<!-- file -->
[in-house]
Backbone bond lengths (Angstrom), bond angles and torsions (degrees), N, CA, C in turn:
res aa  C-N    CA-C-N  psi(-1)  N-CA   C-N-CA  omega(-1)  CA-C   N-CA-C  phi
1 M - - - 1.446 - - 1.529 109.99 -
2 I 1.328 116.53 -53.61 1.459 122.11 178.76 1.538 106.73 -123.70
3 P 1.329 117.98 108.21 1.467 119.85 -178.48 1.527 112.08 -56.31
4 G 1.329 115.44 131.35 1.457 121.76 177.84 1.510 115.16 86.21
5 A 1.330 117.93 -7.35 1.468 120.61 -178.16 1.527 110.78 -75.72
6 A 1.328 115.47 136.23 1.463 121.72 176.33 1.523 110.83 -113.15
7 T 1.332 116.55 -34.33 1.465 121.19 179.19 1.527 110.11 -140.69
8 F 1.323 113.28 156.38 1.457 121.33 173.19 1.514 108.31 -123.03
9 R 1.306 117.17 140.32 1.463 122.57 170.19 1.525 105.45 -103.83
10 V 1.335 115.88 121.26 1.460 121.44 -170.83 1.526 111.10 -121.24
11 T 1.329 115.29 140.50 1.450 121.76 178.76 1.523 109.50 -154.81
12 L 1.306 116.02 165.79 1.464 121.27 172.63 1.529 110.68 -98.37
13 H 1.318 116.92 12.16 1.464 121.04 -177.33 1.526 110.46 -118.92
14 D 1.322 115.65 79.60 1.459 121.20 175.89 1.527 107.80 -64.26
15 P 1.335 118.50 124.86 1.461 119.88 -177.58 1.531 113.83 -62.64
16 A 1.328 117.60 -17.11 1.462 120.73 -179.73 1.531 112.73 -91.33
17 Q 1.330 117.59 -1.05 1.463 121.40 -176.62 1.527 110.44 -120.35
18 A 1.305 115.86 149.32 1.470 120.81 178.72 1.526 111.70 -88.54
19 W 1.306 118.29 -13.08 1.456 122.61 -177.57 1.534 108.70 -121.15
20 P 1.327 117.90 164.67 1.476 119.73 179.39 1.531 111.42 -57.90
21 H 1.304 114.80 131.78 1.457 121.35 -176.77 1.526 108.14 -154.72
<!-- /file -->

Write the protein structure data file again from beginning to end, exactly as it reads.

[in-house]
Backbone bond lengths (Angstrom), bond angles and torsions (degrees), N, CA, C in turn:
res aa  C-N    CA-C-N  psi(-1)  N-CA   C-N-CA  omega(-1)  CA-C   N-CA-C  phi
1 M - - - 1.446 - - 1.529 109.99 -
2 I 1.328 116.53 -53.61 1.459 122.11 178.76 1.538 106.73 -123.70
3 P 1.329 117.98 108.21 1.467 119.85 -178.48 1.527 112.08 -56.31
4 G 1.329 115.44 131.35 1.457 121.76 177.84 1.510 115.16 86.21
5 A 1.330 117.93 -7.35 1.468 120.61 -178.16 1.527 110.78 -75.72
6 A 1.328 115.47 136.23 1.463 121.72 176.33 1.523 110.83 -113.15
7 T 1.332 116.55 -34.33 1.465 121.19 179.19 1.527 110.11 -140.69
8 F 1.323 113.28 156.38 1.457 121.33 173.19 1.514 108.31 -123.03
9 R 1.306 117.17 140.32 1.463 122.57 170.19 1.525 105.45 -103.83
10 V 1.335 115.88 121.26 1.460 121.44 -170.83 1.526 111.10 -121.24
11 T 1.329 115.29 140.50 1.450 121.76 178.76 1.523 109.50 -154.81
12 L 1.306 116.02 165.79 1.464 121.27 172.63 1.529 110.68 -98.37
13 H 1.318 116.92 12.16 1.464 121.04 -177.33 1.526 110.46 -118.92
14 D 1.322 115.65 79.60 1.459 121.20 175.89 1.527 107.80 -64.26
15 P 1.335 118.50 124.86 1.461 119.88 -177.58 1.531 113.83 -62.64
16 A 1.328 117.60 -17.11 1.462 120.73 -179.73 1.531 112.73 -91.33
17 Q 1.330 117.59 -1.05 1.463 121.40 -176.62 1.527 110.44 -120.35
18 A 1.305 115.86 149.32 1.470 120.81 178.72 1.526 111.70 -88.54
19 W 1.306 118.29 -13.08 1.456 122.61 -177.57 1.534 108.70 -121.15
20 P 1.327 117.90 164.67 1.476 119.73 179.39 1.531 111.42 -57.90
21 H 1.304 114.80 131.78 1.457 121.35 -176.77 1.526 108.14 -154.72